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Thornton (Niven) Wilder Biography

This Biography consists of approximately 49 pages of information about the life of Thornton (Niven) Wilder.
This section contains 14,650 words
(approx. 49 pages at 300 words per page)
Purchase our Thornton (Niven) Wilder Biography

Dictionary of Literary Biography on Thornton (Niven) Wilder

Thornton Wilder was a student of the human condition; in his writing he aimed for and achieved the universal. His plays in particular were concerned with both the timely and the timeless, and he most distinguished himself in the theater, although his first literary success was as a novelist. In a 1938 interview Wilder said, "Everything I have written has been a preparation for writing for the stage--my novels, my two volumes of one-act plays, my adaptations of Obey's Lucrece and Ibsen's A Doll's House. I like to think of all that as an apprenticeship. For the drama, it seems to me, is the most satisfying of all art-forms." Wilder was the first major American playwright to discard the trappings of the box set and fourth-wall realism in favor of a bare stage and presentational theatrical style. The full-length plays Our Town (performed in 1938) and The Skin of...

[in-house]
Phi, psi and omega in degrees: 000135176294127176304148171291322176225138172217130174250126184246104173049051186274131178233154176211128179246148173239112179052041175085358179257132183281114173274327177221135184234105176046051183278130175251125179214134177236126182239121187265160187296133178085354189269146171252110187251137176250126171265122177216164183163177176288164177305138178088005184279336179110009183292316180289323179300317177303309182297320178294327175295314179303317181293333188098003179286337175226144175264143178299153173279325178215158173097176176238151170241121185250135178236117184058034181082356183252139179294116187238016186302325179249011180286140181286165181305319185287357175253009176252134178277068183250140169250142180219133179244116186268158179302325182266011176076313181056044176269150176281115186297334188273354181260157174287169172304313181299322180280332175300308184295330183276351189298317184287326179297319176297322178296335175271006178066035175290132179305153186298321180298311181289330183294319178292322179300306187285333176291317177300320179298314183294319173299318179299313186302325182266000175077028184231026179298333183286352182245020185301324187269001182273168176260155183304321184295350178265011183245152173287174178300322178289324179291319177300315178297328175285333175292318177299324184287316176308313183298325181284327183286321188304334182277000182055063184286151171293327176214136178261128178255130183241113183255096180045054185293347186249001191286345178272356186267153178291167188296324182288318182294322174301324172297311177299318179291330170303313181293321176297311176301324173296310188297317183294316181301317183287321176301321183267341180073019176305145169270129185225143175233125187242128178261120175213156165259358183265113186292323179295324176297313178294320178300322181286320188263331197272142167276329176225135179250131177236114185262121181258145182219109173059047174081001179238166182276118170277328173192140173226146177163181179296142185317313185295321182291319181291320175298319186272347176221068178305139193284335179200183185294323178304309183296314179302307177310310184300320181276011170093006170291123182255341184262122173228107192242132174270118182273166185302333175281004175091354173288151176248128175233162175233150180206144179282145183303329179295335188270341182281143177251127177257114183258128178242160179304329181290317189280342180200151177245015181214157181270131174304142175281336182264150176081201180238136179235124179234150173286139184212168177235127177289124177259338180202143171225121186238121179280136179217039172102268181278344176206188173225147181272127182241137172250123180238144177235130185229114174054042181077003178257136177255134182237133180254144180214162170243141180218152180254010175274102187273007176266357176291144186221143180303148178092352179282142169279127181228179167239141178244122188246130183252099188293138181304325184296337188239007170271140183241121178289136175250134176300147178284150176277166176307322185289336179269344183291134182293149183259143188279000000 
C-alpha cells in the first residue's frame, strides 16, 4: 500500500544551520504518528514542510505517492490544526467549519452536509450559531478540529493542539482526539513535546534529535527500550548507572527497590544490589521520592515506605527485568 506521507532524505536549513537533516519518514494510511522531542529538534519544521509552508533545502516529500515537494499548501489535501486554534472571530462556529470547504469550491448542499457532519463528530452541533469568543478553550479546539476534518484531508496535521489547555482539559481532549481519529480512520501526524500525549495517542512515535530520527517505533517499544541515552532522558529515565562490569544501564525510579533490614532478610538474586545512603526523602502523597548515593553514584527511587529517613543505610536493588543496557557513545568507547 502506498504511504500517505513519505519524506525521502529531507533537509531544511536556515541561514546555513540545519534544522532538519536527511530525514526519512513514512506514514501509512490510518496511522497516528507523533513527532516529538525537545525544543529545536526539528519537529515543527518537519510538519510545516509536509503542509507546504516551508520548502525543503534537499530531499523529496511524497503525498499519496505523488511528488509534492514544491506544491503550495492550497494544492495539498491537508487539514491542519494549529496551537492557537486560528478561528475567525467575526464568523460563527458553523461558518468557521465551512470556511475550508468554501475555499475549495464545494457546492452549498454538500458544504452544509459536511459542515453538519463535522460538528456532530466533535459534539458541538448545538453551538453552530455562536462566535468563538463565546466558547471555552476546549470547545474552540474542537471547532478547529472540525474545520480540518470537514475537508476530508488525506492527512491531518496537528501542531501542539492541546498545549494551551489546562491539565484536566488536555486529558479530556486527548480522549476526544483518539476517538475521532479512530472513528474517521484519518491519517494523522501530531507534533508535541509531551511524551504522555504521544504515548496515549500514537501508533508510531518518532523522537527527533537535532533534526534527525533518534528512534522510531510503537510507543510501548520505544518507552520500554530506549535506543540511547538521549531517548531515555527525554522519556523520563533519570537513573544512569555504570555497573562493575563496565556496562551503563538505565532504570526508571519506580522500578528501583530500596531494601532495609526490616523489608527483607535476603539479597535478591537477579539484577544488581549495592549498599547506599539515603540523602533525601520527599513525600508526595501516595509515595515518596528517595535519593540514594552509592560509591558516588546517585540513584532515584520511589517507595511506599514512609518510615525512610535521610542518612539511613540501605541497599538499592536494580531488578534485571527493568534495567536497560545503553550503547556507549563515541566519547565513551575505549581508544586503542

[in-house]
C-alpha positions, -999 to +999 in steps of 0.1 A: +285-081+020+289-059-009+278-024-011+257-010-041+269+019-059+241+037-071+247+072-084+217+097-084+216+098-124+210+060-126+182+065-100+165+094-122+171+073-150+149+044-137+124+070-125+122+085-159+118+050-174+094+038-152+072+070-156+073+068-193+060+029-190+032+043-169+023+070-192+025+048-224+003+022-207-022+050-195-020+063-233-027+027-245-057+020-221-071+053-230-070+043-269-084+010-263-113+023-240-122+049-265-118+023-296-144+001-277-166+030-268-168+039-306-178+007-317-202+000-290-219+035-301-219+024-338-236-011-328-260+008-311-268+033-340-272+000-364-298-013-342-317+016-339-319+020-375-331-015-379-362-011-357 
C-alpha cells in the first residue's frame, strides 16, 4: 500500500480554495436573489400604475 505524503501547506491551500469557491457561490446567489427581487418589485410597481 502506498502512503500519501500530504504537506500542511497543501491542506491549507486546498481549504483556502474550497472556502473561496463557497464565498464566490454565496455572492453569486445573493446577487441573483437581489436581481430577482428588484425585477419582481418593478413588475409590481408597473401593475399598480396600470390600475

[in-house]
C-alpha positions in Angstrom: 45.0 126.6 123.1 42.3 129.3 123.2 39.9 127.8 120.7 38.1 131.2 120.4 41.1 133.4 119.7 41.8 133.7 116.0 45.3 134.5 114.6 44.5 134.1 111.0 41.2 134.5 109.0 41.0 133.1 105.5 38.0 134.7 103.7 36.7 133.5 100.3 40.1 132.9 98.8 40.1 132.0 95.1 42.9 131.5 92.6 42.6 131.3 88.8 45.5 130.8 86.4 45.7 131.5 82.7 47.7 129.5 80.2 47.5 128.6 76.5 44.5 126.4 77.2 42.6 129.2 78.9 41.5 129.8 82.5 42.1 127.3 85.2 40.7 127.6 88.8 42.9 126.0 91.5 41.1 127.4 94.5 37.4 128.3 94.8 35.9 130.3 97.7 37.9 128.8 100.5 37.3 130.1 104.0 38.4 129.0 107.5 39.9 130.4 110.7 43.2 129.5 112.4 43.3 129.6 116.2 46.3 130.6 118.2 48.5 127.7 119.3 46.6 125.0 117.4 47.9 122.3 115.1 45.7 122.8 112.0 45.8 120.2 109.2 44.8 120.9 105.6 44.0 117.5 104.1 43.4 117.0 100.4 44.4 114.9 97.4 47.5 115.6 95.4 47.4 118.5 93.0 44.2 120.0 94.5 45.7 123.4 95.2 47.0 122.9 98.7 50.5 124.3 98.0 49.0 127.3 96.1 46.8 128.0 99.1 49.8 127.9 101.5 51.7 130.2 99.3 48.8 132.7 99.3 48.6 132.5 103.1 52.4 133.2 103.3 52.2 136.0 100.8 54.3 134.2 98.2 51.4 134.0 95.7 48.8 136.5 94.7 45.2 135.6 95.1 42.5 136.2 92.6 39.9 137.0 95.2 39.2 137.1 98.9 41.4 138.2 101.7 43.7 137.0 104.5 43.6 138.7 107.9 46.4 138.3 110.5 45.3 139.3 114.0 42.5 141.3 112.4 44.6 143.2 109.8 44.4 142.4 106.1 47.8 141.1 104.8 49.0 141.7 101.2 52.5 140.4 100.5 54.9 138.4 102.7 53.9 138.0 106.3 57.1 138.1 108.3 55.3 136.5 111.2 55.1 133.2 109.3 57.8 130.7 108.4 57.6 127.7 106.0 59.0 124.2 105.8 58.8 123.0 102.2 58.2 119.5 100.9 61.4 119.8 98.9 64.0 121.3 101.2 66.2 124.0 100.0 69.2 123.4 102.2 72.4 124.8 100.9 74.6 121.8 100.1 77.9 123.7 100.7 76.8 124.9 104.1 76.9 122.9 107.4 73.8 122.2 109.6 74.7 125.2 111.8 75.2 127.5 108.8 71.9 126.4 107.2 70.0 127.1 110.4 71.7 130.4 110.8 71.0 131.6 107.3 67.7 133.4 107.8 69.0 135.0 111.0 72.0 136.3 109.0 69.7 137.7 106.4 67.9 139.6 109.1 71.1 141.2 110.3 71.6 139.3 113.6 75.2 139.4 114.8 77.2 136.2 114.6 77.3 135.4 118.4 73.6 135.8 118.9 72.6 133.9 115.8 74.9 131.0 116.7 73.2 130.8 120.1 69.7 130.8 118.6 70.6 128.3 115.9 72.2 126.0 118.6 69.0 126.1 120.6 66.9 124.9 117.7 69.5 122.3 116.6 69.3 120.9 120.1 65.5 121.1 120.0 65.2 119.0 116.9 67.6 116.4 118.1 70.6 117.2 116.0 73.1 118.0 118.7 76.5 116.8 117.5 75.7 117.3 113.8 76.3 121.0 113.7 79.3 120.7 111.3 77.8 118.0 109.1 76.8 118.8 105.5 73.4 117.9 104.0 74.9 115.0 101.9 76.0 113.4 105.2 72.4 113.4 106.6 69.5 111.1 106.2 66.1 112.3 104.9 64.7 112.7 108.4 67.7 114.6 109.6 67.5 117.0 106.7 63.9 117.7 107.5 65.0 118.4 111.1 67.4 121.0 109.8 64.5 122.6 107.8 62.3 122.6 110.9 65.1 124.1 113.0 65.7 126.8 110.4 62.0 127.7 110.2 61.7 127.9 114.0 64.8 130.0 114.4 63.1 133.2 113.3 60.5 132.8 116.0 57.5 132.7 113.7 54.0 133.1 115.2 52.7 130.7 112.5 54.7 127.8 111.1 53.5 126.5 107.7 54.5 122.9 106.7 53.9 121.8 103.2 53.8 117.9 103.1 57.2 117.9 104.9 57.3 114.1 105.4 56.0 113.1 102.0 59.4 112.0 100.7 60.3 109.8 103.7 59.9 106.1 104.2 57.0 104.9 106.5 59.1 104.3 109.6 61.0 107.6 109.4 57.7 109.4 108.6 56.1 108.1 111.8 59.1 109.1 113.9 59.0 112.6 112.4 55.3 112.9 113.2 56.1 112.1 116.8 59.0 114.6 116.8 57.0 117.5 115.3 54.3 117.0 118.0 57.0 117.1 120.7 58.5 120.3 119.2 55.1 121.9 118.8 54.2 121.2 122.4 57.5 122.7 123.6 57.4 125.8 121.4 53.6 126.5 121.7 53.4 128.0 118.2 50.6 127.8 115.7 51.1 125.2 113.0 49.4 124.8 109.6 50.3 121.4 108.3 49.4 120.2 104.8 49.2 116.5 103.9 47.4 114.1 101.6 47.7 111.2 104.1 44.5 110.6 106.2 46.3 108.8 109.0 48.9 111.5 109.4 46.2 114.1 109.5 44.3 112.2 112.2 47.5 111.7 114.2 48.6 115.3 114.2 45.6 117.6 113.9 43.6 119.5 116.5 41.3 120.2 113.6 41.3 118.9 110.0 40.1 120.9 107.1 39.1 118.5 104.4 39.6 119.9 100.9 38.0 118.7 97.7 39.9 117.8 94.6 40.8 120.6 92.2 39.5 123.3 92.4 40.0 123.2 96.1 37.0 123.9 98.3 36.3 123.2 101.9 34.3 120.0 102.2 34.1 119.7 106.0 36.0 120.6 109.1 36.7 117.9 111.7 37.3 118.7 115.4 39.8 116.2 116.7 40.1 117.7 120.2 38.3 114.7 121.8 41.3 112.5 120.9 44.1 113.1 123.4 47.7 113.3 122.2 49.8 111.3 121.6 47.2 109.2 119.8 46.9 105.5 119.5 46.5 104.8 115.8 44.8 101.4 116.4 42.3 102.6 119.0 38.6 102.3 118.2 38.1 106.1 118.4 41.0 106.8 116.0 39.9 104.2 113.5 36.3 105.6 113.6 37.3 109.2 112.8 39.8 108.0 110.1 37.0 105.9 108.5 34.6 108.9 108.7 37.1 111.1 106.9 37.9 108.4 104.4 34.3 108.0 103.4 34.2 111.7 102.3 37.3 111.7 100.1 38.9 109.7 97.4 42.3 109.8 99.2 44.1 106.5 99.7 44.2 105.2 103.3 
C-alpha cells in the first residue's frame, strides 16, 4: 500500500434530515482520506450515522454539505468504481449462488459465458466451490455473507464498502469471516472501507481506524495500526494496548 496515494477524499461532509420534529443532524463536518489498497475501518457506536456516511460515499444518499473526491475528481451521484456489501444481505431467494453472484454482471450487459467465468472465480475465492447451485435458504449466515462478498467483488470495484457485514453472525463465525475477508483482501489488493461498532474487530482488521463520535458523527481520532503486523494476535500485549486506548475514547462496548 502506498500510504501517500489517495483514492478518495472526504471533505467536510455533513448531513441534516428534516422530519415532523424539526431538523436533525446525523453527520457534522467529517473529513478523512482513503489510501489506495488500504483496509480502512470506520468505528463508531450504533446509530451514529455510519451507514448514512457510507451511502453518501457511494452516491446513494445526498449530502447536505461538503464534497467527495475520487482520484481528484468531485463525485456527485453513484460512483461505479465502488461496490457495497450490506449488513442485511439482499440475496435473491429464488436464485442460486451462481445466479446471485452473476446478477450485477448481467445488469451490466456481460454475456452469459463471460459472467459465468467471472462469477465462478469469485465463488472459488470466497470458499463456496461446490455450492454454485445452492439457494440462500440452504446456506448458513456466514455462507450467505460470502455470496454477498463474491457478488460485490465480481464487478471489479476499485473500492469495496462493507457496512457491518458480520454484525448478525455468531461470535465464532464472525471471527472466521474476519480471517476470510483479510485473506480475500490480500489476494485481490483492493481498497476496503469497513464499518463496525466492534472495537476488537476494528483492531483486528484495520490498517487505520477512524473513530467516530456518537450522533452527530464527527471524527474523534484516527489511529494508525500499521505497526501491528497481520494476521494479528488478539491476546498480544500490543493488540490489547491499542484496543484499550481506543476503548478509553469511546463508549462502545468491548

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This section contains 14,650 words
(approx. 49 pages at 300 words per page)
Purchase our Thornton (Niven) Wilder Biography
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